the scandal threatening rupert murdoch. >> can you believe this story? >> unbelievable. >> this story keeps growing. >> it's sort of engulfing different facets of the world. and you can't imagine that it wouldn't come to the united states. >> the guy shows up dead. jude law is now a part of this? in a serious angle that brings this scandal to the united states. >> first, rupert murdoch and his son are preparing to appear before parliament today. police are arresting 11 people since the hacking and bribery allegations emerged including the ceo rebecca brooks who heads to parliament today. uk police being questioned by parliament. they're under scrutiny for failure to investigate previous hacking incidents and alleged ties to executives in murdoch's companies. and "the new york times" reports that aides close to the murdoch family spent years and millions of dollars covering up wrongdoing at the now defunct "news of the world," the "times" cites interviews with hundreds of current and former employees say "the news of the world" paid police for information. and a twist to the story, a reporte
where a piece of rupert murdoch is under investigation. here at home, the president bypasses the media and goes straight to the internets. the hash tag era has officially arrived. >> i apologize for interrupting the prime minister. >> when he talks about free market options. >> welcome to question time. >> i am going to make history here as the first president to live tweet. >> the president returns to social media to face the nation's questions. >> twitter town hall or tweet-up on the economy and jobs. >> 27% of our questions are on the jobs category. >> what costs would you cut, what are the programs that can help us grow? >> in a balanced way. >> our next question comes from someone you may know, this is speaker boehner. >> there you go. >> will you take job-destroying tax hikes off the table? >> this is a slightly skewed question. >> debate will be settled by speaker boehner and president obama. >> the british prime minister wishes he could be so lucky. international outrage against rupert murdoch's media empire. >> the biggest press scandal in modern times. >> mobile phones of sev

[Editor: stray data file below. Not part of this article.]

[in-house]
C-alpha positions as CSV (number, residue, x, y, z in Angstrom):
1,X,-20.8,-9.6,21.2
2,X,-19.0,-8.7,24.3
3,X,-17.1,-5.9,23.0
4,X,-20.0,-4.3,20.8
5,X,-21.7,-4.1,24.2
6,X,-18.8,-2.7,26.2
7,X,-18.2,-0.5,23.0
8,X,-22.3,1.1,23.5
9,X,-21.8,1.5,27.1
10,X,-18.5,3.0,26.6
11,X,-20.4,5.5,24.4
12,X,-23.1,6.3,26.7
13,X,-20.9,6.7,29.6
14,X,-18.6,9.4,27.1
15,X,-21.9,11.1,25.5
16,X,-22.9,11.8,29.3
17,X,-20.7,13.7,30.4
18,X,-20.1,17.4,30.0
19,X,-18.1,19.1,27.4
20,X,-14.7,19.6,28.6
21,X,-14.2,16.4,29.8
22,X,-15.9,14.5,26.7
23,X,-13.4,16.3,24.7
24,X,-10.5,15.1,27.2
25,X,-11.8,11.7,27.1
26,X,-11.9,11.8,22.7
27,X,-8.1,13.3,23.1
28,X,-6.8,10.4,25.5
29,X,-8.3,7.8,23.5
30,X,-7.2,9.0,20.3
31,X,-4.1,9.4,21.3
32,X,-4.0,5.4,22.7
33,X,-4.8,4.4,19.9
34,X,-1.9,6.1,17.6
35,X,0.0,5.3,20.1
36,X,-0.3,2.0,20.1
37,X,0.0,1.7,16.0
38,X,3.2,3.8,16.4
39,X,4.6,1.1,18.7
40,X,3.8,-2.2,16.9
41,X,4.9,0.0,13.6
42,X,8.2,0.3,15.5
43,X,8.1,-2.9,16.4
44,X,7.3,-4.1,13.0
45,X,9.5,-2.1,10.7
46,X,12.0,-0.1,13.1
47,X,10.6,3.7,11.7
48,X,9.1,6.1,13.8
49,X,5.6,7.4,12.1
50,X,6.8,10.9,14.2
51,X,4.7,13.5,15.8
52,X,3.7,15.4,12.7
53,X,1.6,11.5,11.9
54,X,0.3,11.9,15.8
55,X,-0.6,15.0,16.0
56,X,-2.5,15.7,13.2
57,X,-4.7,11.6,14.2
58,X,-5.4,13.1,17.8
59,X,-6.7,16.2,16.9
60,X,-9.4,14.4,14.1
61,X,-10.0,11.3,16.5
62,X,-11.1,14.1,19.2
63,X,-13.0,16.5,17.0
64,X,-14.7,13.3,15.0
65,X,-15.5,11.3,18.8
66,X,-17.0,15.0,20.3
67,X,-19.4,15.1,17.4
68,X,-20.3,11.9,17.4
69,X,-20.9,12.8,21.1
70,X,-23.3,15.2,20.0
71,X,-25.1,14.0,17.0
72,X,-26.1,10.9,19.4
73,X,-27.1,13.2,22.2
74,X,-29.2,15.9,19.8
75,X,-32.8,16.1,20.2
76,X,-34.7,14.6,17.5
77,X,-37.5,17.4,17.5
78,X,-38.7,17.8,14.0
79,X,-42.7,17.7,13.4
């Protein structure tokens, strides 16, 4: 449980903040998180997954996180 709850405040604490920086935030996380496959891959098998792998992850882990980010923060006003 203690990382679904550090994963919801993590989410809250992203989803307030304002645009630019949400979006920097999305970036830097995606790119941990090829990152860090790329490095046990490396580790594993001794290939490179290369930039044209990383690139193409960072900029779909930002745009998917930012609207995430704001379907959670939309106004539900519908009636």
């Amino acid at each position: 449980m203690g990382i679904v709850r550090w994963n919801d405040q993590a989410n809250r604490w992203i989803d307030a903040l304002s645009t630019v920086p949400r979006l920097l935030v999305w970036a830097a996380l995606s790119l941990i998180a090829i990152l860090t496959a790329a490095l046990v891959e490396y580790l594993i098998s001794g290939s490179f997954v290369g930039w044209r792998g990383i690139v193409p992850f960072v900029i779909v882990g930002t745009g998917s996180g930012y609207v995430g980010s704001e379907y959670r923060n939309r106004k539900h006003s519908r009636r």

. chairman rupert murdoch and former newspaper editor rebecca brooks preparing to give testimony to a particle meantry panel in the next half hour british lawmakers are expected to grill them on allegations reporters hacked into phone messages. >> rupert murdoch might be late his car was surrounded by a mob outside earlier and he had to turn back a top london police chief has been answering questions over an hour we are joined by wisdom martin with the latest on what is happening in england. >> well, this keeps growing, all eyes on particle meantry enchoir for the much antis -- enquiry for the much anticipated executives we are waiting for murdoch's son jamess in charge of news corp.'s european operations and mr. murdoch himself. rebecca brooks who resigned as editor of news international newspaper is scheduled to testify next hour. >>> a second resignation from scotland yard, followed one from sunday. they said staying on would be a distraction. >>> during the last hour the commissioner admitted to making mistakes. >> the material is repugnant, with hind site we would have -- ye
Search Results 0 to 49 of about 188 (some duplicates have been removed)